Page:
From the Summary: "To address the challenges facing the U.S. intelligence community in the 21st century, congressional and executive branch initiatives have sought to improve coordination among the different agencies and to encourage better analysis. In December 2004, the Intelligence Reform and Terrorism Prevention Act (P.L. 108-458) was signed, providing for a Director of National Intelligence (DNI) with substantial authorities to manage the national intelligence effort. The legislation also established a separate Director of the Central Intelligence Agency (CIA). Making cooperation effective presents substantial leadership and managerial challenges. The needs of intelligence 'consumers'--ranging from the White House to Cabinet agencies to military commanders--must all be met, using the same systems and personnel. Intelligence collection systems are expensive and some critics suggest there have been elements of waste and unneeded duplication of effort while some intelligence 'targets' have been neglected. […] Intelligence on Iraqi weapons of mass destruction was inaccurate and Members have criticized the performance of the intelligence community in regard to current conditions in Afghanistan, Iran, and other areas. Improved analysis, while difficult to mandate, remains a key goal. Better human intelligence, it is widely agreed, is also essential, but very challenging to acquire. Intelligence support to military operations continues to be a major responsibility of intelligence agencies. The use of precision guided munitions depends on accurate, real-time targeting data; integrating intelligence data into military operations challenges traditional organizational relationships and requires innovative technological approaches."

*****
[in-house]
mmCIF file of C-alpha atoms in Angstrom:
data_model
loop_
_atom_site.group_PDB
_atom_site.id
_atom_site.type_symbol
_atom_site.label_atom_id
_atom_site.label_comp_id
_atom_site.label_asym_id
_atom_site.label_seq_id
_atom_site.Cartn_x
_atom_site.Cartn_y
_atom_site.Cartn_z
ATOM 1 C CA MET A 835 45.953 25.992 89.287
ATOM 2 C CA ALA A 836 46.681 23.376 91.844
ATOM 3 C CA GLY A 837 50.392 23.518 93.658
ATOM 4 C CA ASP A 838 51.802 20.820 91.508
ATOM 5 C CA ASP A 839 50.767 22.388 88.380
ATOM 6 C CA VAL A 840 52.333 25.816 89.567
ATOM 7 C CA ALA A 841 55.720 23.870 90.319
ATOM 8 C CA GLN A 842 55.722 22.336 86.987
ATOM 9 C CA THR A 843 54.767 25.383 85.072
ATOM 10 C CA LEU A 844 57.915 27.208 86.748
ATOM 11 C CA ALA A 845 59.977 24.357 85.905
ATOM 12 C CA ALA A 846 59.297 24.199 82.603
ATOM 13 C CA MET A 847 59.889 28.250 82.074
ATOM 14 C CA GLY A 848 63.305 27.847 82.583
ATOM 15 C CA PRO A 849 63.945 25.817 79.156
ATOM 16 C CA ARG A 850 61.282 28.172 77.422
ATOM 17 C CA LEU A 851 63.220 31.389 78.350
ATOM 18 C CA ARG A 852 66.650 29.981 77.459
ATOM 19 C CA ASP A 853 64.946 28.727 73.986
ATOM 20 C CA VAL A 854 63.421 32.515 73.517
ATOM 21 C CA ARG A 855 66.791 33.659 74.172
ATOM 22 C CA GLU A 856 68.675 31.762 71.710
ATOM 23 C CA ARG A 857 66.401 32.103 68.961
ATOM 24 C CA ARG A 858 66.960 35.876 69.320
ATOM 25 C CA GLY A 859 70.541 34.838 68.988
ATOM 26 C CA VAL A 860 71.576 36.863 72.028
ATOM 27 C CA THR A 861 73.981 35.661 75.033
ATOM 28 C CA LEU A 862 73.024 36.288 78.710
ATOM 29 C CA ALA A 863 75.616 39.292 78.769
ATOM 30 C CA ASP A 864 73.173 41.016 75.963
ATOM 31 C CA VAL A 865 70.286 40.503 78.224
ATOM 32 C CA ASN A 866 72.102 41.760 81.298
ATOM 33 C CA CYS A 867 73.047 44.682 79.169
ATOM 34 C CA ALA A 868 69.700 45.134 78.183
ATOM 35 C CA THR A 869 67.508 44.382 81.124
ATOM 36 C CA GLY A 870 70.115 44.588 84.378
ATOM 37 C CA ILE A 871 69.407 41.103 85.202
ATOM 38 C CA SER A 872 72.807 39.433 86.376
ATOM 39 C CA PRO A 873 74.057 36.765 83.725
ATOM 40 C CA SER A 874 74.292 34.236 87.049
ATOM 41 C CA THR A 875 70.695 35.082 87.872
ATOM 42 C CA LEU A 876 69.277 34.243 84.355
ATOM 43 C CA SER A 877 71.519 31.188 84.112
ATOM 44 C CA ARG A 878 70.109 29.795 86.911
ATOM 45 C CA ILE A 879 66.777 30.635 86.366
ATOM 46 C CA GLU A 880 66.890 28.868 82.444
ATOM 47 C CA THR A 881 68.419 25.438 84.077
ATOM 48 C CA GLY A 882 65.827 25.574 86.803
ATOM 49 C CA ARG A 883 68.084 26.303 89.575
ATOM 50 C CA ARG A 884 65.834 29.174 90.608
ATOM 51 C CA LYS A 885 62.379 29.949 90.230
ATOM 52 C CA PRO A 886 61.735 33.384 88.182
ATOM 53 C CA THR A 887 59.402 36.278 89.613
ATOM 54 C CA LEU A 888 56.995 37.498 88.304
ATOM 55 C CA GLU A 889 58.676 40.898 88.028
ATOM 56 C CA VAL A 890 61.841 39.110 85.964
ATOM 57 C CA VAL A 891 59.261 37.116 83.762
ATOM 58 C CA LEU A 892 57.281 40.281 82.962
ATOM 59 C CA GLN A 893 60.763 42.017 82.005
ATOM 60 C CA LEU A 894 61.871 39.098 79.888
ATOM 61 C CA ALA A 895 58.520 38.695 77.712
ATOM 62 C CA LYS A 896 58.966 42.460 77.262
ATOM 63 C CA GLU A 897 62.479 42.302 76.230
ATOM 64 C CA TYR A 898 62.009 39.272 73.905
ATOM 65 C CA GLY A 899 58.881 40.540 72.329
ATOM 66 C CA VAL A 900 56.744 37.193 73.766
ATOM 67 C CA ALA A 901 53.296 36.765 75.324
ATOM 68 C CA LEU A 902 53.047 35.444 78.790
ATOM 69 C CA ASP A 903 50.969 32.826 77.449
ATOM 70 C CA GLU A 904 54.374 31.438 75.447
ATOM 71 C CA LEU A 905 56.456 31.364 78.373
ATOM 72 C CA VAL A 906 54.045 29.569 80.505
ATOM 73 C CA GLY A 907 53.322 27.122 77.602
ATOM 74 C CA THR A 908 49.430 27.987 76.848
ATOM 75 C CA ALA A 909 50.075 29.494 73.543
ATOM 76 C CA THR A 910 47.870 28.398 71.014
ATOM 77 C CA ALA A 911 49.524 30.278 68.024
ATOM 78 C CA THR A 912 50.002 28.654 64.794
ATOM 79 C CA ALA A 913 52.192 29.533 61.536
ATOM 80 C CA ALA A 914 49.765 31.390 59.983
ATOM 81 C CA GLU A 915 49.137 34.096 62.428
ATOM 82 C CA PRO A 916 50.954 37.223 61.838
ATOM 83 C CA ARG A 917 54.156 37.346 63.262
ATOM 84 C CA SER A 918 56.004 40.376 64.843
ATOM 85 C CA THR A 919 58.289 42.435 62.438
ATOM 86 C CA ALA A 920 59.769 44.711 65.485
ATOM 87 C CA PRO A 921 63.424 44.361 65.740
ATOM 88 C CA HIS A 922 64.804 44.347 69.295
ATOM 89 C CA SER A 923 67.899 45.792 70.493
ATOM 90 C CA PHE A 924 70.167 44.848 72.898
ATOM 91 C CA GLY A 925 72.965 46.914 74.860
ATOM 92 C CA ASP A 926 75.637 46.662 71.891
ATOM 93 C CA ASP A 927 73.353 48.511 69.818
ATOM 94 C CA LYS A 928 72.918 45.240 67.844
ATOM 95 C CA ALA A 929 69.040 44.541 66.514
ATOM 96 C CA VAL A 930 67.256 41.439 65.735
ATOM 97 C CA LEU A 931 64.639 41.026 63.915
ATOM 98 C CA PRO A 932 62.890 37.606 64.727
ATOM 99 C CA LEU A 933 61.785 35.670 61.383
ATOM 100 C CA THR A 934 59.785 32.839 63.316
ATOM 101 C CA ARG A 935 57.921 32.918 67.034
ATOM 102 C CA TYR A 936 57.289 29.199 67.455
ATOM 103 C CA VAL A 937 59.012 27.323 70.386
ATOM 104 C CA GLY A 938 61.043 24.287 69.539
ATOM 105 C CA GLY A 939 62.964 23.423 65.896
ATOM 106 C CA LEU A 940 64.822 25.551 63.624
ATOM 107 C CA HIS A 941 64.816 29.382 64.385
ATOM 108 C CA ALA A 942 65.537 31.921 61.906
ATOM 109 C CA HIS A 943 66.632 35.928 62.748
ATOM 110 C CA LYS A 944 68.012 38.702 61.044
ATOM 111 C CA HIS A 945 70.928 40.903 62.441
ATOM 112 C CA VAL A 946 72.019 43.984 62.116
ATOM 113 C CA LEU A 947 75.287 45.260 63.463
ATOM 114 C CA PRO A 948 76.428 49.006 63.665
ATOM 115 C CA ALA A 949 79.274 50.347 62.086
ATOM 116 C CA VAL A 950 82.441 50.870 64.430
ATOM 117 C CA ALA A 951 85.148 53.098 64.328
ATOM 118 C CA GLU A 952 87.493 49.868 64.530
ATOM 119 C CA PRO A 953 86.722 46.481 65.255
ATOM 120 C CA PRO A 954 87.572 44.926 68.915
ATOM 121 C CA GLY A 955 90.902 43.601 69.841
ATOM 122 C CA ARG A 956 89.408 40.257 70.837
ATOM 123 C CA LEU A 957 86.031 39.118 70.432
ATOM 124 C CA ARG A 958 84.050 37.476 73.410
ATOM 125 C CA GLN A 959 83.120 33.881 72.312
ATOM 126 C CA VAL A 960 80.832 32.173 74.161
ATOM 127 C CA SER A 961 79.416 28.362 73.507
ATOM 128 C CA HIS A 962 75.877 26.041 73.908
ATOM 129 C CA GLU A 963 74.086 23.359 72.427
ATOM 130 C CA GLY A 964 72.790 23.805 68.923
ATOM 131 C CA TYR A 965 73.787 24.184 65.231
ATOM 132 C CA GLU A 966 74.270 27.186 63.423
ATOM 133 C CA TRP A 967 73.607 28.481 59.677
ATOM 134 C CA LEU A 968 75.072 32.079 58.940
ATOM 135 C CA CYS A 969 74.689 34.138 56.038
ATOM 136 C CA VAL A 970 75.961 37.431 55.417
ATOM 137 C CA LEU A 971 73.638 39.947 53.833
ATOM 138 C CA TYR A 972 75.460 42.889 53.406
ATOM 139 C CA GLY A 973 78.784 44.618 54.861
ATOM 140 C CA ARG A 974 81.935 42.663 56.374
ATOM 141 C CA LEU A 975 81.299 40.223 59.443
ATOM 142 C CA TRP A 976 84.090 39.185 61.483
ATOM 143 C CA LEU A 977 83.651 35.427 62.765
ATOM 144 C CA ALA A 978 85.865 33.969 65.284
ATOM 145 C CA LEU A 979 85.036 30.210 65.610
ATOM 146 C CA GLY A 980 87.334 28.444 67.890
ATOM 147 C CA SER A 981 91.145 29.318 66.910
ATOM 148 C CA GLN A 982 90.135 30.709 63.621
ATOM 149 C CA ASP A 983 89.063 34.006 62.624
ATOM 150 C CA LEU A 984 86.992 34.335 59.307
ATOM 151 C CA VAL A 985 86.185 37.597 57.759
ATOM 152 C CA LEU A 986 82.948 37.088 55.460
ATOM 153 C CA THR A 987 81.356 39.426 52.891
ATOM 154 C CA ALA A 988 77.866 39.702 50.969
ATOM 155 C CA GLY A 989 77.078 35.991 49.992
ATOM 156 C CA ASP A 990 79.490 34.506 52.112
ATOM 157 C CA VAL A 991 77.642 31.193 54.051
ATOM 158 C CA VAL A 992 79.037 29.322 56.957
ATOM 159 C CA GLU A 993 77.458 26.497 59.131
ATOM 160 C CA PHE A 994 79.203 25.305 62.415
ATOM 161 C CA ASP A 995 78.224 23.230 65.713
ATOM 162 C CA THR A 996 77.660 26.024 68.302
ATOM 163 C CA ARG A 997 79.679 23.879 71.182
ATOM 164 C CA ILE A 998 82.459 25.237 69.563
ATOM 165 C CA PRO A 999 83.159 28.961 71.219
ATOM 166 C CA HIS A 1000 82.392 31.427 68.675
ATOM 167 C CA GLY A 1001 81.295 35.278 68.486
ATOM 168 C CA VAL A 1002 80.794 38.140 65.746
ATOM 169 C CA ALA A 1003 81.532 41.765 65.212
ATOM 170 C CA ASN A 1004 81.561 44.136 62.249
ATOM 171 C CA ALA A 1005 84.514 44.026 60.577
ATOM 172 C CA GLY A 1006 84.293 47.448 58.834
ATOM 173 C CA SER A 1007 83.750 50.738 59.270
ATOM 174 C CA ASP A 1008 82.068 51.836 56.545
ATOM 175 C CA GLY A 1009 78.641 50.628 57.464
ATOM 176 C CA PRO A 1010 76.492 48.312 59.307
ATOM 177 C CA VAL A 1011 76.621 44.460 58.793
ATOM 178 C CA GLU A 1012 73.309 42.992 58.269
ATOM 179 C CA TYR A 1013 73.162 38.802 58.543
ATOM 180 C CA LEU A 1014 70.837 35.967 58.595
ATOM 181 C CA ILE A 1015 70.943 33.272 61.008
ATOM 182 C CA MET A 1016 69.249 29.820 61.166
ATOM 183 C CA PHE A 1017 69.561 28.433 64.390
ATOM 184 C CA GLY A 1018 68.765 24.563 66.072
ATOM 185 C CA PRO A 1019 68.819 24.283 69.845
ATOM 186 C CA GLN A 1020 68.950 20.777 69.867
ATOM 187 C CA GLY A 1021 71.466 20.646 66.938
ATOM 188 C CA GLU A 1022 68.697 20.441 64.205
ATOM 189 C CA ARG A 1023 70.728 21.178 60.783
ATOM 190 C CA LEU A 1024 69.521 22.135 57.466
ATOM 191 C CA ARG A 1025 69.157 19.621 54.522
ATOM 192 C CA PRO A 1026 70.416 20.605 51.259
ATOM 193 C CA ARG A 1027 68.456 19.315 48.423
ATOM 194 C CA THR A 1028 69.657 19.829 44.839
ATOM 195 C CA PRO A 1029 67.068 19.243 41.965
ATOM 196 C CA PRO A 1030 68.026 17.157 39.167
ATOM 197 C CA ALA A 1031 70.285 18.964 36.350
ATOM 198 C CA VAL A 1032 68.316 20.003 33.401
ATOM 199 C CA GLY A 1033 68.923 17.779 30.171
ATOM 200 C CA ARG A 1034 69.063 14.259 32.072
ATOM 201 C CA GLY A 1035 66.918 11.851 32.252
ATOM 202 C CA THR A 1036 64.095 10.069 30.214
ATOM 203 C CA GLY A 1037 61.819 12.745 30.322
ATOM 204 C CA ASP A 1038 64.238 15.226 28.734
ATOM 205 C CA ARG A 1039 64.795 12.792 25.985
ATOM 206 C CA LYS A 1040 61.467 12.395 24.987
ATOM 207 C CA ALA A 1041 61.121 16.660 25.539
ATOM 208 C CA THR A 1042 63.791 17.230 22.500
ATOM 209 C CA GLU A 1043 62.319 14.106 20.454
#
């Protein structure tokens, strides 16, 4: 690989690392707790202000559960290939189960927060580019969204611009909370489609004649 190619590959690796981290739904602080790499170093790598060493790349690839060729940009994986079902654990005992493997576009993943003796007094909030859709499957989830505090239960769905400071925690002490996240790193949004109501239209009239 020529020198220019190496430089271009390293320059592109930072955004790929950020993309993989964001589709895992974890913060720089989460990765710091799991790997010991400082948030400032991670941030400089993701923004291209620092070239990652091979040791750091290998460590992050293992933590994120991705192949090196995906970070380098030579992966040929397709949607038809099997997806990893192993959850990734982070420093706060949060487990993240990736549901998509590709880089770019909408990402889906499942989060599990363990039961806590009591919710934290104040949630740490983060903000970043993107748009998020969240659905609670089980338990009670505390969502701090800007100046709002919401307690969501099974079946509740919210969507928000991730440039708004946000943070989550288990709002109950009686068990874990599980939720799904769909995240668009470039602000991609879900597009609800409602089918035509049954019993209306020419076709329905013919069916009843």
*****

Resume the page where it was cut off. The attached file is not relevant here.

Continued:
CRS Report for Congress, RL33539